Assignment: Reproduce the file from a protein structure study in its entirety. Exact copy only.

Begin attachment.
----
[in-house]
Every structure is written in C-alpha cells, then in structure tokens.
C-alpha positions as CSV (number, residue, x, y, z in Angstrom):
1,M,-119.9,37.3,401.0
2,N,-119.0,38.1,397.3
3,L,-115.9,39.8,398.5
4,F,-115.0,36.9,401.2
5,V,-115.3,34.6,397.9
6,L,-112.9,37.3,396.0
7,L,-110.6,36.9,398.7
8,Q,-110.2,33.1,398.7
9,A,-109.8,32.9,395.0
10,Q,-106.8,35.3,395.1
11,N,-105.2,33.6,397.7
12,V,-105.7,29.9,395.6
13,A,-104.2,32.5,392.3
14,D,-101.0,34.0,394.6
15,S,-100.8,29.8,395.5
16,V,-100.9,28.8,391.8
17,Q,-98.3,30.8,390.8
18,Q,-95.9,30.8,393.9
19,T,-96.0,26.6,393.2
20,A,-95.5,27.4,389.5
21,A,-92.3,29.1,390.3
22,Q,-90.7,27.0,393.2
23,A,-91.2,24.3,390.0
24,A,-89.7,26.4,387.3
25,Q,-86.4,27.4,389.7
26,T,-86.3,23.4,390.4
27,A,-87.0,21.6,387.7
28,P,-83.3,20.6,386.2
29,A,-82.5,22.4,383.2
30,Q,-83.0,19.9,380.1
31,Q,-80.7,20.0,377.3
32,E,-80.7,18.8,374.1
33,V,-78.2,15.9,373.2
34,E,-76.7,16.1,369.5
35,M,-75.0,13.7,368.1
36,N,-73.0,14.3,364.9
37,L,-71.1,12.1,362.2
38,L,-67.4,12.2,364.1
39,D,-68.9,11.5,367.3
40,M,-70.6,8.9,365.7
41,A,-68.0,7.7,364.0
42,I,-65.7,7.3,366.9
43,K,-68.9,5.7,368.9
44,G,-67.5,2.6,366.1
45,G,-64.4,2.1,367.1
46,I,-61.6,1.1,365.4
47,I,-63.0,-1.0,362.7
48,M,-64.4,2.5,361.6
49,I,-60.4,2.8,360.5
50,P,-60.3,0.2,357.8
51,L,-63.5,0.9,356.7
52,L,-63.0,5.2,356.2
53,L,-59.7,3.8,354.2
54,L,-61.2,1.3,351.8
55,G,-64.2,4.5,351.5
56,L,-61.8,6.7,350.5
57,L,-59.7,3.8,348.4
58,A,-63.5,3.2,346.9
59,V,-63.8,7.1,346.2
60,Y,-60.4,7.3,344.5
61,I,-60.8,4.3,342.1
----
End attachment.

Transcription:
[in-house]
Every structure is written in C-alpha cells, then in structure tokens.
C-alpha positions as CSV (number, residue, x, y, z in Angstrom):
1,M,-119.9,37.3,401.0
2,N,-119.0,38.1,397.3
3,L,-115.9,39.8,398.5
4,F,-115.0,36.9,401.2
5,V,-115.3,34.6,397.9
6,L,-112.9,37.3,396.0
7,L,-110.6,36.9,398.7
8,Q,-110.2,33.1,398.7
9,A,-109.8,32.9,395.0
10,Q,-106.8,35.3,395.1
11,N,-105.2,33.6,397.7
12,V,-105.7,29.9,395.6
13,A,-104.2,32.5,392.3
14,D,-101.0,34.0,394.6
15,S,-100.8,29.8,395.5
16,V,-100.9,28.8,391.8
17,Q,-98.3,30.8,390.8
18,Q,-95.9,30.8,393.9
19,T,-96.0,26.6,393.2
20,A,-95.5,27.4,389.5
21,A,-92.3,29.1,390.3
22,Q,-90.7,27.0,393.2
23,A,-91.2,24.3,390.0
24,A,-89.7,26.4,387.3
25,Q,-86.4,27.4,389.7
26,T,-86.3,23.4,390.4
27,A,-87.0,21.6,387.7
28,P,-83.3,20.6,386.2
29,A,-82.5,22.4,383.2
30,Q,-83.0,19.9,380.1
31,Q,-80.7,20.0,377.3
32,E,-80.7,18.8,374.1
33,V,-78.2,15.9,373.2
34,E,-76.7,16.1,369.5
35,M,-75.0,13.7,368.1
36,N,-73.0,14.3,364.9
37,L,-71.1,12.1,362.2
38,L,-67.4,12.2,364.1
39,D,-68.9,11.5,367.3
40,M,-70.6,8.9,365.7
41,A,-68.0,7.7,364.0
42,I,-65.7,7.3,366.9
43,K,-68.9,5.7,368.9
44,G,-67.5,2.6,366.1
45,G,-64.4,2.1,367.1
46,I,-61.6,1.1,365.4
47,I,-63.0,-1.0,362.7
48,M,-64.4,2.5,361.6
49,I,-60.4,2.8,360.5
50,P,-60.3,0.2,357.8
51,L,-63.5,0.9,356.7
52,L,-63.0,5.2,356.2
53,L,-59.7,3.8,354.2
54,L,-61.2,1.3,351.8
55,G,-64.2,4.5,351.5
56,L,-61.8,6.7,350.5
57,L,-59.7,3.8,348.4
58,A,-63.5,3.2,346.9
59,V,-63.8,7.1,346.2
60,Y,-60.4,7.3,344.5
61,I,-60.8,4.3,342.1